Rayner retires as Newport Race finish line committee chairman
This year's Newport Bermuda Race marks the end of an era.
Since 2003, Eugene Rayner, 73, has served as chairman of the race's finish line committee with great pride.
But, after serving in the role for just over a decade, the former ZFB programme director has decided enough is enough and plans to retire after the 49th Newport Bermuda Race is in the history books.
“I have mixed feelings,” Mr Rayner said of his pending retirement. “I have been involved since 1984.
“I am a Ham Radio operator and that's how I got involved and from being a Ham Radio operator I went onto be in charge of communications.”
Nearly two decades later Mr Rayner became chairman of the finish line committee which is an integral part of the Newport Bermuda Race and Marion Bermuda Race that are both held biennially.
“Kent Stewart was the previous finish line chairman and he said to me one day ‘let's go lunch',” Mr Rayner recalled. “So we went to lunch and then he said ‘by the way ... here's the file, you're the new chairman'. That's how I became chairman in 2003 for the Marion Bermuda Race.”
Mr Rayner said serving on the finish line committee was a responsibility not to be taken for granted.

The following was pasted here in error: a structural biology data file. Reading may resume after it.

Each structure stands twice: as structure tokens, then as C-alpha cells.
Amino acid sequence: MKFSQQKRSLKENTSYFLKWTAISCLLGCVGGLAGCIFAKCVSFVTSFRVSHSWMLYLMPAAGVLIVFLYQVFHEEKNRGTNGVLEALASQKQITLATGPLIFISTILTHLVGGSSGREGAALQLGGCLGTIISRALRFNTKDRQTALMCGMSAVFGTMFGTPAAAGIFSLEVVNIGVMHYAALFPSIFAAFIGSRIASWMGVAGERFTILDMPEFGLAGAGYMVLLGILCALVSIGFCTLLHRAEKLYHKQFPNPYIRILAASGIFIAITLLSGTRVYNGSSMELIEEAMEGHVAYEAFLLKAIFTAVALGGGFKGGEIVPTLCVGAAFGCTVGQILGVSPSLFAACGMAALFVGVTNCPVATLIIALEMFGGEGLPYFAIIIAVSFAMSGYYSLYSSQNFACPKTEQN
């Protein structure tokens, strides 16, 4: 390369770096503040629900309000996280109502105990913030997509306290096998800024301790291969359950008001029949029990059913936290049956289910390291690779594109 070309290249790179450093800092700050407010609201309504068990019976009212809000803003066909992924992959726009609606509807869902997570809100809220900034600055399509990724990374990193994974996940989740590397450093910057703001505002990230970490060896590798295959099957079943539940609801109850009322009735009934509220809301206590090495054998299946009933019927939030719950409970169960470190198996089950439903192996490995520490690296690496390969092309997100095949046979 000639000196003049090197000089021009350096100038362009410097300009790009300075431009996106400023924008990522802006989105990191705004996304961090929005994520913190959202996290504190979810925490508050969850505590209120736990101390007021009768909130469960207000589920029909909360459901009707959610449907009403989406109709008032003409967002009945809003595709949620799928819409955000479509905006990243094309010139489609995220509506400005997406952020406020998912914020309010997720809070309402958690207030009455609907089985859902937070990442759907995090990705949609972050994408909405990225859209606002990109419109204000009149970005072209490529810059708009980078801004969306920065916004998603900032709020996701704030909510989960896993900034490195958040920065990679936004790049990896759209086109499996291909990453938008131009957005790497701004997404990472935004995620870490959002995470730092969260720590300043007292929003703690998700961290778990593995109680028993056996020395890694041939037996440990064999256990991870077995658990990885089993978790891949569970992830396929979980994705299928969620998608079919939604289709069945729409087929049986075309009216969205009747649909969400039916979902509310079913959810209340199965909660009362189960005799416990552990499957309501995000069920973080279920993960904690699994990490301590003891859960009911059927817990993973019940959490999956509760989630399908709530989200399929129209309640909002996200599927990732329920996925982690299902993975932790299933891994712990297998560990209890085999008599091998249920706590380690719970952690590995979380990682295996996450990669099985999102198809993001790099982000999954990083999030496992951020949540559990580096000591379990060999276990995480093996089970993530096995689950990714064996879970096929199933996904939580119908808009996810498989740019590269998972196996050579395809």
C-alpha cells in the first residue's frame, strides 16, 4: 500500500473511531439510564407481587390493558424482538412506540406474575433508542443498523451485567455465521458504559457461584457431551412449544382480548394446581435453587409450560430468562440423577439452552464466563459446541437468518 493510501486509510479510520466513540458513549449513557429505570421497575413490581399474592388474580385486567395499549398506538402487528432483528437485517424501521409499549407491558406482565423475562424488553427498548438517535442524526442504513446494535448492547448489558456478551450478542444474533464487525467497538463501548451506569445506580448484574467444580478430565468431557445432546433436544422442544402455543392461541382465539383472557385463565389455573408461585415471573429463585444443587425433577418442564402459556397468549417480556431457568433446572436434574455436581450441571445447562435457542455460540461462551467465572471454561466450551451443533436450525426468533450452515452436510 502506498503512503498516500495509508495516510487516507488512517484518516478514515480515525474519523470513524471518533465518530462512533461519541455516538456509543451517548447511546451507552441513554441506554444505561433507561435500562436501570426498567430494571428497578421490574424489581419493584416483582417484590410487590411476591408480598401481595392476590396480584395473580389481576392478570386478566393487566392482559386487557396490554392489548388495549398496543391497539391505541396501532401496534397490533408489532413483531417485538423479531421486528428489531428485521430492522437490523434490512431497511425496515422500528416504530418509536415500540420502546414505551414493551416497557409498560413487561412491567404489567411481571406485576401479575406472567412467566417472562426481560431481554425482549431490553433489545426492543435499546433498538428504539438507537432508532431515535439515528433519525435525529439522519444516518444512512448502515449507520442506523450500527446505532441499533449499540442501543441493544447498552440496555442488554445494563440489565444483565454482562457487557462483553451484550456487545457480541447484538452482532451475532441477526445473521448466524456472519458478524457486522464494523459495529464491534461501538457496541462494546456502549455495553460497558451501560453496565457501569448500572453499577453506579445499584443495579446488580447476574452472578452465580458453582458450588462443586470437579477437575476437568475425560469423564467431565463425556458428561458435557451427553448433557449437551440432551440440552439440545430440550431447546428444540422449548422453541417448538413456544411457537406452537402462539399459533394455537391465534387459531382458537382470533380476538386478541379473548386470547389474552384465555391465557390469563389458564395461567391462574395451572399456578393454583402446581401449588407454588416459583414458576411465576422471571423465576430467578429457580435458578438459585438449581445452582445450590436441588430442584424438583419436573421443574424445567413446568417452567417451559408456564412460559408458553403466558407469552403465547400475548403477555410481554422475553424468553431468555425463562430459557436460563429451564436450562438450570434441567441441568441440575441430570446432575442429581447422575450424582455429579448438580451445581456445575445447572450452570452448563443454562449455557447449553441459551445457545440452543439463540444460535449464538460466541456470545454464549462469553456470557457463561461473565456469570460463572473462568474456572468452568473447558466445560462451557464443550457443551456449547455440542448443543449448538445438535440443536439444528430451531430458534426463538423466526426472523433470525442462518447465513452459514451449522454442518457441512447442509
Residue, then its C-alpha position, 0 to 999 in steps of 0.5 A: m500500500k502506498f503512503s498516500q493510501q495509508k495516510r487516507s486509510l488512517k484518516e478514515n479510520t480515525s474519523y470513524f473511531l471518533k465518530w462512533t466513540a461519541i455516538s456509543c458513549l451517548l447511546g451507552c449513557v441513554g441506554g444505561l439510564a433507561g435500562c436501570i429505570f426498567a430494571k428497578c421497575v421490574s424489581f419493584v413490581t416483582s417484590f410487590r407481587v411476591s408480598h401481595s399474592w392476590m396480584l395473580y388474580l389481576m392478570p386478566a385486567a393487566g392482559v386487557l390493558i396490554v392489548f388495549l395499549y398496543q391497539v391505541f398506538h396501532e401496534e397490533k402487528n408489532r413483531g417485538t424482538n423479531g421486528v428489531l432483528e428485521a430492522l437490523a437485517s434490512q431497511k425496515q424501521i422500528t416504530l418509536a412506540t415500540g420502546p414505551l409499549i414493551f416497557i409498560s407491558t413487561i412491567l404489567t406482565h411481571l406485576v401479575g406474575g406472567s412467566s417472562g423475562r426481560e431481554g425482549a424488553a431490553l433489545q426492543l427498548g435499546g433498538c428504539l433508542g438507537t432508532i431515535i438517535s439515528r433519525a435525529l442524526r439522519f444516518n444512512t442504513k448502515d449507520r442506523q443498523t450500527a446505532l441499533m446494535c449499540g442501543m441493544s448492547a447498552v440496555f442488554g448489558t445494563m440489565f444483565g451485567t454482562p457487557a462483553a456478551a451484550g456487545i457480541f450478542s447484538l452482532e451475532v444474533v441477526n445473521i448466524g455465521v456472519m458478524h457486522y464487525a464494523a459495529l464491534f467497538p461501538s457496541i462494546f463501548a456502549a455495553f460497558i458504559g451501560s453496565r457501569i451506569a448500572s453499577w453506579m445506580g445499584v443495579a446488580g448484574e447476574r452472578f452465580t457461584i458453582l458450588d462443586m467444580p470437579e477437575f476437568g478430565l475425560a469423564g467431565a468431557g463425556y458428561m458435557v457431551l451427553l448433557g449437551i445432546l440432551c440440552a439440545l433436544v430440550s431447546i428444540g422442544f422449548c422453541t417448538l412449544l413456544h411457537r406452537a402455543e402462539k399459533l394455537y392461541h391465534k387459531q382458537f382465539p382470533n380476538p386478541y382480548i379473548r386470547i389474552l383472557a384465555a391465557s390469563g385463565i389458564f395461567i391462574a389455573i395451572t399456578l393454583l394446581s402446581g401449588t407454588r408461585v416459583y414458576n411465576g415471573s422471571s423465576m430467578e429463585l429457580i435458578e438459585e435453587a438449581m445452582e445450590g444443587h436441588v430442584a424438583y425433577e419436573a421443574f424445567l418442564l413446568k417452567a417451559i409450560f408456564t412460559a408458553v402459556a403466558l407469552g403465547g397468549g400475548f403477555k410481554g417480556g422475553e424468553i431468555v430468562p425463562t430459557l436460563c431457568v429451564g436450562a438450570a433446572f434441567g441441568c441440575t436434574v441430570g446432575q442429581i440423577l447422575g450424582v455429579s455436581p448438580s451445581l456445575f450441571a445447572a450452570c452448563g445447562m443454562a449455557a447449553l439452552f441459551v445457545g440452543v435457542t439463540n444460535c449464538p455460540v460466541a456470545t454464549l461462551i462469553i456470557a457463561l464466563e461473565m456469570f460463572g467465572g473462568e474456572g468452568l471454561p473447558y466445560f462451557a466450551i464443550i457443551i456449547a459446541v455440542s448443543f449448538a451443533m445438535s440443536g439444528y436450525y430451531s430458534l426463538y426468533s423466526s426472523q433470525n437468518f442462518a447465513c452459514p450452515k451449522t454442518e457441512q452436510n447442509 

“It's a very responsible job because without a finish line it is just another sail,” he said. “If you don't organise it then you are going to have problems because the silver is important to these sailors.
“I remember a couple of years ago there were two navy boats protesting which came first because they were fighting for a piece of silver.
“There was a protest meeting and I had to appear at the meeting and it was like seconds on corrected time that determined the winner.”
Mr Rayner said the most exciting part of the job is waiting inside of the former US Navy watch tower at St David's Lighthouse with great anticipation for the first yacht to cross the finish line.
“It's all fun,” he said. “be it daylight or not.”
Throughout his watch Mr Rayner has seen improvements in technology which in turn has made certain aspects of his job easier.
“Before, Bermuda Radio, would pick the boats up on radar and we would just stay here and wait for the radio to click in the middle of the night saying ‘we're checking in',” he recalled.
“But this year, for the first time, the boats have AIS radios (tracking beacons) which they turn on five miles out and we can see them through one of the computers upstairs in the watch tower or on a cell phone.
“Years ago we had none of that, we just sat there and waited. Now I don't stay down here, I go home because of the advances in technology.”